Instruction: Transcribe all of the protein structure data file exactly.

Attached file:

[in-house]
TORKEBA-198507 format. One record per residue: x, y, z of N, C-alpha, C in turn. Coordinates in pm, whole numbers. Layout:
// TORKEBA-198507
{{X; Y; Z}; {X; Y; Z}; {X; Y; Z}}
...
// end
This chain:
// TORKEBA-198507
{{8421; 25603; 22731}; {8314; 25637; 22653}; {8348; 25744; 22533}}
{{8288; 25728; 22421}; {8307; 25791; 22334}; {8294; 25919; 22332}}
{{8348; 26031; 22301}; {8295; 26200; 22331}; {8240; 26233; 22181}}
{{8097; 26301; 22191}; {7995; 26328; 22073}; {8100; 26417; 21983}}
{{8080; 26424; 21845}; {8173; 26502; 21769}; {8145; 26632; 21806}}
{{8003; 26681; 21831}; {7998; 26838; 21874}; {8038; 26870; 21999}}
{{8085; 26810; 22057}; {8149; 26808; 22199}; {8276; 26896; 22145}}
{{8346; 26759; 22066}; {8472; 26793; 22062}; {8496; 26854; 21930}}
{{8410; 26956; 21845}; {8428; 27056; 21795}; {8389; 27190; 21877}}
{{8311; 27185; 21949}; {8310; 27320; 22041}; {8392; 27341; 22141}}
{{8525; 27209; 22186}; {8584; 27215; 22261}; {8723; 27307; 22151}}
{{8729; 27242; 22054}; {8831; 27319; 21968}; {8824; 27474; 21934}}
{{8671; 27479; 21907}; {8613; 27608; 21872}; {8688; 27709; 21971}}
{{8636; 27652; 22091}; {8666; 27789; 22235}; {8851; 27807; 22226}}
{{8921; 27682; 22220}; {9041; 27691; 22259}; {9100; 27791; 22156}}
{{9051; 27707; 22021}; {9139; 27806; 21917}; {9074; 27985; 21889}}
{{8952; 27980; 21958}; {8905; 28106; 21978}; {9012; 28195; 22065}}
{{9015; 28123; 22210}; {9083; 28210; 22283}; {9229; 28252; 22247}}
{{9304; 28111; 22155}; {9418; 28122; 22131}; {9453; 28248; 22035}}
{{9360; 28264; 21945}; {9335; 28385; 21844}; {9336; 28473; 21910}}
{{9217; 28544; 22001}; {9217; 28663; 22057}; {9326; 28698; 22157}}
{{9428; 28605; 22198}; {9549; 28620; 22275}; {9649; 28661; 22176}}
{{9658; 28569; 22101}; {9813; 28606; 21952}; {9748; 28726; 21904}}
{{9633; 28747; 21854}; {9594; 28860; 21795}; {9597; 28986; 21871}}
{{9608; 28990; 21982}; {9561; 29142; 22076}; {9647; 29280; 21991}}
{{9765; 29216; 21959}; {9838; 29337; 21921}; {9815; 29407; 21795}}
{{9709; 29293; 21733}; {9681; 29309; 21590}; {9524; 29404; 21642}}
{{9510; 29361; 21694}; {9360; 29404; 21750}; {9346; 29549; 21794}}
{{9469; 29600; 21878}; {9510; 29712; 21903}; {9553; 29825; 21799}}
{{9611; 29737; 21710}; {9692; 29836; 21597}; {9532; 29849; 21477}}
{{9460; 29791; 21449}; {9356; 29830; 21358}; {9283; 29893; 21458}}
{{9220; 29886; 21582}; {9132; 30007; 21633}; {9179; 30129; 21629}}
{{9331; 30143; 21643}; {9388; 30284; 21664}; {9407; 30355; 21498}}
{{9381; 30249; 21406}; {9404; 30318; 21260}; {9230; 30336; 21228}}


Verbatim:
[in-house]
TORKEBA-198507 format. One record per residue: x, y, z of N, C-alpha, C in turn. Coordinates in pm, whole numbers. Layout:
// TORKEBA-198507
{{X; Y; Z}; {X; Y; Z}; {X; Y; Z}}
...
// end
This chain:
// TORKEBA-198507
{{8421; 25603; 22731}; {8314; 25637; 22653}; {8348; 25744; 22533}}
{{8288; 25728; 22421}; {8307; 25791; 22334}; {8294; 25919; 22332}}
{{8348; 26031; 22301}; {8295; 26200; 22331}; {8240; 26233; 22181}}
{{8097; 26301; 22191}; {7995; 26328; 22073}; {8100; 26417; 21983}}
{{8080; 26424; 21845}; {8173; 26502; 21769}; {8145; 26632; 21806}}
{{8003; 26681; 21831}; {7998; 26838; 21874}; {8038; 26870; 21999}}
{{8085; 26810; 22057}; {8149; 26808; 22199}; {8276; 26896; 22145}}
{{8346; 26759; 22066}; {8472; 26793; 22062}; {8496; 26854; 21930}}
{{8410; 26956; 21845}; {8428; 27056; 21795}; {8389; 27190; 21877}}
{{8311; 27185; 21949}; {8310; 27320; 22041}; {8392; 27341; 22141}}
{{8525; 27209; 22186}; {8584; 27215; 22261}; {8723; 27307; 22151}}
{{8729; 27242; 22054}; {8831; 27319; 21968}; {8824; 27474; 21934}}
{{8671; 27479; 21907}; {8613; 27608; 21872}; {8688; 27709; 21971}}
{{8636; 27652; 22091}; {8666; 27789; 22235}; {8851; 27807; 22226}}
{{8921; 27682; 22220}; {9041; 27691; 22259}; {9100; 27791; 22156}}
{{9051; 27707; 22021}; {9139; 27806; 21917}; {9074; 27985; 21889}}
{{8952; 27980; 21958}; {8905; 28106; 21978}; {9012; 28195; 22065}}
{{9015; 28123; 22210}; {9083; 28210; 22283}; {9229; 28252; 22247}}
{{9304; 28111; 22155}; {9418; 28122; 22131}; {9453; 28248; 22035}}
{{9360; 28264; 21945}; {9335; 28385; 21844}; {9336; 28473; 21910}}
{{9217; 28544; 22001}; {9217; 28663; 22057}; {9326; 28698; 22157}}
{{9428; 28605; 22198}; {9549; 28620; 22275}; {9649; 28661; 22176}}
{{9658; 28569; 22101}; {9813; 28606; 21952}; {9748; 28726; 21904}}
{{9633; 28747; 21854}; {9594; 28860; 21795}; {9597; 28986; 21871}}
{{9608; 28990; 21982}; {9561; 29142; 22076}; {9647; 29280; 21991}}
{{9765; 29216; 21959}; {9838; 29337; 21921}; {9815; 29407; 21795}}
{{9709; 29293; 21733}; {9681; 29309; 21590}; {9524; 29404; 21642}}
{{9510; 29361; 21694}; {9360; 29404; 21750}; {9346; 29549; 21794}}
{{9469; 29600; 21878}; {9510; 29712; 21903}; {9553; 29825; 21799}}
{{9611; 29737; 21710}; {9692; 29836; 21597}; {9532; 29849; 21477}}
{{9460; 29791; 21449}; {9356; 29830; 21358}; {9283; 29893; 21458}}
{{9220; 29886; 21582}; {9132; 30007; 21633}; {9179; 30129; 21629}}
{{9331; 30143; 21643}; {9388; 30284; 21664}; {9407; 30355; 21498}}
{{9381; 30249; 21406}; {9404; 30318; 21260}; {9230; 30336; 21228}}